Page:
Formerly a confidant of Renardo Sr. and a past colleague of Rivers, Vaccaro said he was not sure how the Sidneys were covering their expenses. Asked if the family could afford their current lifestyle on support from shoe companies alone, he quickly answered, "No."
Spokeswoman Stacey Osburn said that although the NCAA had only loose guidelines for what club teams could receive from sponsors, rules were in place to discourage the use of nonprofits to funnel money directly to athletes. She added that any player receiving compensation from sources such as a sports agency or college booster would be subject to stiff penalties.
For The Record
Los Angeles Times Wednesday, May 06, 2009 Home Edition Main News Part A Page 4 National Desk 1 inches; 41 words Type of Material: Correction
Basketball star: A story in Monday's Section A about USC and UCLA withdrawing scholarship offers for Fairfax High basketball prodigy Renardo Sidney Jr. incorrectly identified Renardo Sidney Sr. as the player's stepfather. The family's attorney says he is the biological father.
At both UCLA and USC, the final decision on Sidney was made at administrative levels above the head coach, sources at the schools said.
UCLA coaches thought that ending their recruitment of Sidney was a potentially colossal mistake, the sources added, but watching their counterparts at USC go for a roller-coaster ride eased the frustration.
Over just a couple of months, the Trojans thought themselves contenders, then not, then were surprised to learn they were back in the game. Late last year, USC thought it had little chance of landing Sidney -- until, a source said, Coach Tim Floyd was informed otherwise by a high-ranking Nike executive during the Trojans' early January trip to Oregon to play the Ducks in Eugene.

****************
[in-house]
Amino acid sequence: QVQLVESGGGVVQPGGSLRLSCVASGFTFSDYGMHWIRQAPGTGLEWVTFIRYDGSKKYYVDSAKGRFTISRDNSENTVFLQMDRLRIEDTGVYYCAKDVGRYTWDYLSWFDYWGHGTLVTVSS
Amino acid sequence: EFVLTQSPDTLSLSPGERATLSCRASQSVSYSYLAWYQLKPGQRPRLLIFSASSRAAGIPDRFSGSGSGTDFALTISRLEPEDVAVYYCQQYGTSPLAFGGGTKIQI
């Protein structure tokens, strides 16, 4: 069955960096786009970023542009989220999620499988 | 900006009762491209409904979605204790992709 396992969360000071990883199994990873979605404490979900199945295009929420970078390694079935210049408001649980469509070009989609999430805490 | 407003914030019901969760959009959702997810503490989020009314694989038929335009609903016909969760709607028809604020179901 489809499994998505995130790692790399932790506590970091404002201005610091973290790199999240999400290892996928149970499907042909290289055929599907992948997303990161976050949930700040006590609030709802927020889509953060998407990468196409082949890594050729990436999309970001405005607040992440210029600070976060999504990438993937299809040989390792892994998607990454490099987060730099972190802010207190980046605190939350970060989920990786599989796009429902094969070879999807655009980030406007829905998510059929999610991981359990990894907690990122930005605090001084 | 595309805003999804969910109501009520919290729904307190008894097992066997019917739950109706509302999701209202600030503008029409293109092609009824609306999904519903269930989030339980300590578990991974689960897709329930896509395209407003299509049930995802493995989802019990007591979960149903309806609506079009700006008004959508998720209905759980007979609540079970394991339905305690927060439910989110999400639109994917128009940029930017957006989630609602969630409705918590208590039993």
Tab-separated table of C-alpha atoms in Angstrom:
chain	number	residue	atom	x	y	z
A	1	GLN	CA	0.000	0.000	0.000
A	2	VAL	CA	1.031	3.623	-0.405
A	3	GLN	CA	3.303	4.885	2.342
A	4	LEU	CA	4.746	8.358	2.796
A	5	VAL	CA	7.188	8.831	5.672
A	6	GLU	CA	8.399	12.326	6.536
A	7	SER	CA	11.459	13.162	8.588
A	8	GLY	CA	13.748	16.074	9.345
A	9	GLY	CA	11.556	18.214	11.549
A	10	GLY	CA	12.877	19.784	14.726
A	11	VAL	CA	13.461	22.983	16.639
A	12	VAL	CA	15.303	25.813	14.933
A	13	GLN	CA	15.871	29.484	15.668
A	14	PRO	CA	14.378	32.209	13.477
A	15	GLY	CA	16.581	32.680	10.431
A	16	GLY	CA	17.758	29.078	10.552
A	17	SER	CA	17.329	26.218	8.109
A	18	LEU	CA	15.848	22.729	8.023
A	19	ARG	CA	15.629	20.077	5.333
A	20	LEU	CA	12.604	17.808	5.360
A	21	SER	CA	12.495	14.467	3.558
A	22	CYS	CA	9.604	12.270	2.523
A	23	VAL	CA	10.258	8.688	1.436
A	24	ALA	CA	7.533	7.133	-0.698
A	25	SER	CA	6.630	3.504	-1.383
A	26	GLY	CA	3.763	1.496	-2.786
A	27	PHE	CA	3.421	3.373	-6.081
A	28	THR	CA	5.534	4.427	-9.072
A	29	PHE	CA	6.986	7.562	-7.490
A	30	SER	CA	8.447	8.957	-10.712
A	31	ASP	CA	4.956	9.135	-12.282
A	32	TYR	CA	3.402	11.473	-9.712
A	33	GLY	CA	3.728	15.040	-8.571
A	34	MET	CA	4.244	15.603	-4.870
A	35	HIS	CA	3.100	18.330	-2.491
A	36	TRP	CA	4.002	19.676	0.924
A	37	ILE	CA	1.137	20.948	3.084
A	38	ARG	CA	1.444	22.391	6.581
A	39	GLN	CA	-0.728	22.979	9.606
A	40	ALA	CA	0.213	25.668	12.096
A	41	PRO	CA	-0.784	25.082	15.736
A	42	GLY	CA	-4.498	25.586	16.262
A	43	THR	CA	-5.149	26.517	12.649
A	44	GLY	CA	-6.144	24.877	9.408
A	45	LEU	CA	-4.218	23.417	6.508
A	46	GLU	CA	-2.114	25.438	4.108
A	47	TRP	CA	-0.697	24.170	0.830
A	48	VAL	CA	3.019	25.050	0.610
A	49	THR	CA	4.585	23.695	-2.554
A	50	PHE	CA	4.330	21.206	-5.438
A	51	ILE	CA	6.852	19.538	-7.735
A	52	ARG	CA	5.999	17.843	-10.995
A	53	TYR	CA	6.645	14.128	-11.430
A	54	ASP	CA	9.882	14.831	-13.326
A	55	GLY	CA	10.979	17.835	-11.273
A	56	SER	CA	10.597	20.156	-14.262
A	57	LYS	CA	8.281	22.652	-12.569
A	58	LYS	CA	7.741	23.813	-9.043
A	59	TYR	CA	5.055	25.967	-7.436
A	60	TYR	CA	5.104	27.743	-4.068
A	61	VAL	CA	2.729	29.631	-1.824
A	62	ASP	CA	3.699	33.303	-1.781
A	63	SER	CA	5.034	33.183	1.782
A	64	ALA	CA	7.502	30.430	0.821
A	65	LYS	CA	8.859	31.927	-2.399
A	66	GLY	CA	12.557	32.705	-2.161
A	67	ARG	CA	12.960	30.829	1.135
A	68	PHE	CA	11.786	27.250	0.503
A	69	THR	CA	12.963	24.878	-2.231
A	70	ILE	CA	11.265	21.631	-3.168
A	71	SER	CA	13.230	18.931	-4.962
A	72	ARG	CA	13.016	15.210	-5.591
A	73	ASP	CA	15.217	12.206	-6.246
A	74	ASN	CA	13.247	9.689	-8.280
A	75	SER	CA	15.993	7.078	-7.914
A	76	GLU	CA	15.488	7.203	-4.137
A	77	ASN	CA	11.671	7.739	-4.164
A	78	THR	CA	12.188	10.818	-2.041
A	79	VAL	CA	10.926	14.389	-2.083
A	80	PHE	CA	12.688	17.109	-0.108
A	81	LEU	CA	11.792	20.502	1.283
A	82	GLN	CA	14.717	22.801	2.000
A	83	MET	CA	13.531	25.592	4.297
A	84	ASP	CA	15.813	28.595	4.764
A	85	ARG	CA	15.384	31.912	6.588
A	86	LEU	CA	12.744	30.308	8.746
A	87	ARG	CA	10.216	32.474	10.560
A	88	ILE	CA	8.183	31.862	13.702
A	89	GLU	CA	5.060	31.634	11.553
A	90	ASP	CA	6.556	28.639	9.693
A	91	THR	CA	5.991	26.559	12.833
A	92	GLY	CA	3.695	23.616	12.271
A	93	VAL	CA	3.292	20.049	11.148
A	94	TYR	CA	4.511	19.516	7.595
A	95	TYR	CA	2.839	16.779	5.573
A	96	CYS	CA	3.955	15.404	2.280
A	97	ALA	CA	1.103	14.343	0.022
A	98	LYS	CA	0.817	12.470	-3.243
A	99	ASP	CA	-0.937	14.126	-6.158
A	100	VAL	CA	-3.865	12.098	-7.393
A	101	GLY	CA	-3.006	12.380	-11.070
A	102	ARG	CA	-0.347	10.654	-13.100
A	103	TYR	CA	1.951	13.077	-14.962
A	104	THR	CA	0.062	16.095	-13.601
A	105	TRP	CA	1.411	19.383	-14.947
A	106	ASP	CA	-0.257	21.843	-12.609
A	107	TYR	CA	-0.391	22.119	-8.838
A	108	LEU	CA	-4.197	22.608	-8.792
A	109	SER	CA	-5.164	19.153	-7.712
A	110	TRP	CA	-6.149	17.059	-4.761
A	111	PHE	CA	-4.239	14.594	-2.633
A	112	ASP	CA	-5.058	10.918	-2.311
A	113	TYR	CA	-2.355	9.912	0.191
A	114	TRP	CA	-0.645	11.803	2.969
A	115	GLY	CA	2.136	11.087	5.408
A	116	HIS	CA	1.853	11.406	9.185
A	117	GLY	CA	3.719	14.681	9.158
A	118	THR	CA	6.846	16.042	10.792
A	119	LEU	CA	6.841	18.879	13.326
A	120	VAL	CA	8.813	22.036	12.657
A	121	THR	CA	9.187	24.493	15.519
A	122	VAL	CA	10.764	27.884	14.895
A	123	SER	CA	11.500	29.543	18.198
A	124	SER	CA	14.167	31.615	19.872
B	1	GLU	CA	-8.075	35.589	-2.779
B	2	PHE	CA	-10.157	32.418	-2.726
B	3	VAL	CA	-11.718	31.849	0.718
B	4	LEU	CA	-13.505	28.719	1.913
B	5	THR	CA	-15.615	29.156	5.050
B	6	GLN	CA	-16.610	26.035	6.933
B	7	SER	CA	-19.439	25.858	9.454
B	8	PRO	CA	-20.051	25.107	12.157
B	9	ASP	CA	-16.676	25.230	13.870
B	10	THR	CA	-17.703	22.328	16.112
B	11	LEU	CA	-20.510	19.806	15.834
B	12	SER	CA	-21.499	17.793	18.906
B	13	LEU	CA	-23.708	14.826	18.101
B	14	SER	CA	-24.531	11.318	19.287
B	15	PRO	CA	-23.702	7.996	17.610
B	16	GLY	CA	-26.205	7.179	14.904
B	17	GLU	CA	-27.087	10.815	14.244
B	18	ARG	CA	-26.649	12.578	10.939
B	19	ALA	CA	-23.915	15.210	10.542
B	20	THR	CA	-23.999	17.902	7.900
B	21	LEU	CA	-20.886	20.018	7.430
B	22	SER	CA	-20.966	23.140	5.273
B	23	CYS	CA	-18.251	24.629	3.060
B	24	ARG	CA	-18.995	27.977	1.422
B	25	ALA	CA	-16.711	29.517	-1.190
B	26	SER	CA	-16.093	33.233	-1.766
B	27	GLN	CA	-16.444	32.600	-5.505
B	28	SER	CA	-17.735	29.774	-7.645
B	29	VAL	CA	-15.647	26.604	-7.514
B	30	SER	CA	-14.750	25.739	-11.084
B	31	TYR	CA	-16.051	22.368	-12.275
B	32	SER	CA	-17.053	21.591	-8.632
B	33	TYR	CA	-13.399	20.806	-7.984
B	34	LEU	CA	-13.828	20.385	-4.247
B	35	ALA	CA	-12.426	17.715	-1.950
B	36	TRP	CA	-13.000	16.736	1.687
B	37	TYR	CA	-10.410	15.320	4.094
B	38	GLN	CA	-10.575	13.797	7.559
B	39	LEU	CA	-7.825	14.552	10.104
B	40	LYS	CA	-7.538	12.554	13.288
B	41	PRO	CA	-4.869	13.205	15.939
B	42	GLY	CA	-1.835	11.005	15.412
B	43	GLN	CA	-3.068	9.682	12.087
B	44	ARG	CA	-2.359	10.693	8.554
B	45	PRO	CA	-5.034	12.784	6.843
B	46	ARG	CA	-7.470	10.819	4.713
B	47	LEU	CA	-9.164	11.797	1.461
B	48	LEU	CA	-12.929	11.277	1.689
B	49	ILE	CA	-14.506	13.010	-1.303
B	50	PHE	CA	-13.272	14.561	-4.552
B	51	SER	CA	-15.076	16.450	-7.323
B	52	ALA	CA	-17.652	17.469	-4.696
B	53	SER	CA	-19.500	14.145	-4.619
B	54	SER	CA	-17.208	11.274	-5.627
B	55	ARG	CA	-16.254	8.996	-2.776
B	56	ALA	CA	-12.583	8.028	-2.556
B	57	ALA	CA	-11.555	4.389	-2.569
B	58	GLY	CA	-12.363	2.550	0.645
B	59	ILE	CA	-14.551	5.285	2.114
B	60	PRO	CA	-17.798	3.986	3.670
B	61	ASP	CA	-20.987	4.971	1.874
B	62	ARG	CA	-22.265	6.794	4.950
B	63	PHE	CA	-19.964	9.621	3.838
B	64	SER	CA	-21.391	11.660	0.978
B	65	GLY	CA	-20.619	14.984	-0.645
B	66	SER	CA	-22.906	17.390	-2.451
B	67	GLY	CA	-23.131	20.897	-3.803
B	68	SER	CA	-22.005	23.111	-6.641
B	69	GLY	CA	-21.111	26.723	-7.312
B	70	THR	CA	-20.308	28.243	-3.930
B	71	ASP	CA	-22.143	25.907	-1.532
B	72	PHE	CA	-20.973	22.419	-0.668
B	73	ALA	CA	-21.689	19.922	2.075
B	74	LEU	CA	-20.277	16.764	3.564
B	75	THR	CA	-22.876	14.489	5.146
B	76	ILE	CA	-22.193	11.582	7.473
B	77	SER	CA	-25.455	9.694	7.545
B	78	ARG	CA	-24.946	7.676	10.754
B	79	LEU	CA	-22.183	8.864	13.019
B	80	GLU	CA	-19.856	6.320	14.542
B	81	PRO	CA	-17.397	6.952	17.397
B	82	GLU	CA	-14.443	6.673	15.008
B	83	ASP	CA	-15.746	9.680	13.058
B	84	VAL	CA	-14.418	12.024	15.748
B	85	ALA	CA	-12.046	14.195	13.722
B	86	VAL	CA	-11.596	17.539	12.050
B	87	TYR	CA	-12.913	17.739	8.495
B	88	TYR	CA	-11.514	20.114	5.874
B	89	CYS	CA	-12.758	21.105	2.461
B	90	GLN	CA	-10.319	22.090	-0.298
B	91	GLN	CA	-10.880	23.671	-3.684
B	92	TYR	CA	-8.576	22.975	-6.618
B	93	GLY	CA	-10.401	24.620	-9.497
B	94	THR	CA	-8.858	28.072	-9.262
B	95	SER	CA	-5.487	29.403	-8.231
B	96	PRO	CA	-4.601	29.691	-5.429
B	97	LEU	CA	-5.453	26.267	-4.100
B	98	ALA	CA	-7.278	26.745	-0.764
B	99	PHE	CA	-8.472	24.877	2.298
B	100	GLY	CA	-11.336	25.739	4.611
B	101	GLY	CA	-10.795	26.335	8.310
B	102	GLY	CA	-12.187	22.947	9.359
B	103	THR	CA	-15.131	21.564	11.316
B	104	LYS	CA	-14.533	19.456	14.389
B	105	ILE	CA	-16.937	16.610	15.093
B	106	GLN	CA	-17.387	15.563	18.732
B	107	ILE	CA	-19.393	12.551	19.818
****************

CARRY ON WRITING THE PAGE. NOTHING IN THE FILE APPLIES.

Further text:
Over the coming weeks, other sources confirmed that USC was, indeed, still in the running. But a university source said Floyd was uncomfortable enough that he sought the advice of his bosses before continuing with recruiting.
Then, in mid-February, with Sidney about to commit to UCLA, the Bruins reversed field and USC became the player's school of choice.
It was at that point, on Feb. 18, that USC took the unusual step of inviting Sidney and his parents to meet not only with Floyd but with Athletic Director Mike Garrett and school legal counsel, sources in the athletic program said. Four days later came Sidney's announcement to great fanfare that he would become a Trojan when the spring signing period came around.
Last week, a family source said Sidney learned he had cleared what was thought to be the final hurdle before he would officially sign with USC -- he posted a score on his Scholastic Aptitude Test that, combined with his grades in core classes, made him college-eligible. But within days, the same family source and others privy to information from the Trojans basketball program confirmed that the school and player had parted ways.
USC sources said administrators told the coaches to back off, as had happened at UCLA. And the source close to the Sidneys said the feeling was mutual given that "neither side wanted an impending investigation hanging over them."
Duane Cooper, a former Trojans player who later worked for a sports agency and is now boys' basketball coach at Compton Dominguez High, believes there could only be one reason for USC's retreat.
"They must have a bad feeling," he said. "Otherwise, why give up on a kid from your area who's one of the top two or three players in the country?"
Times staff writer Eric Sondheimer and researchers Vicki Gallay and Robin Mayper contributed to this report.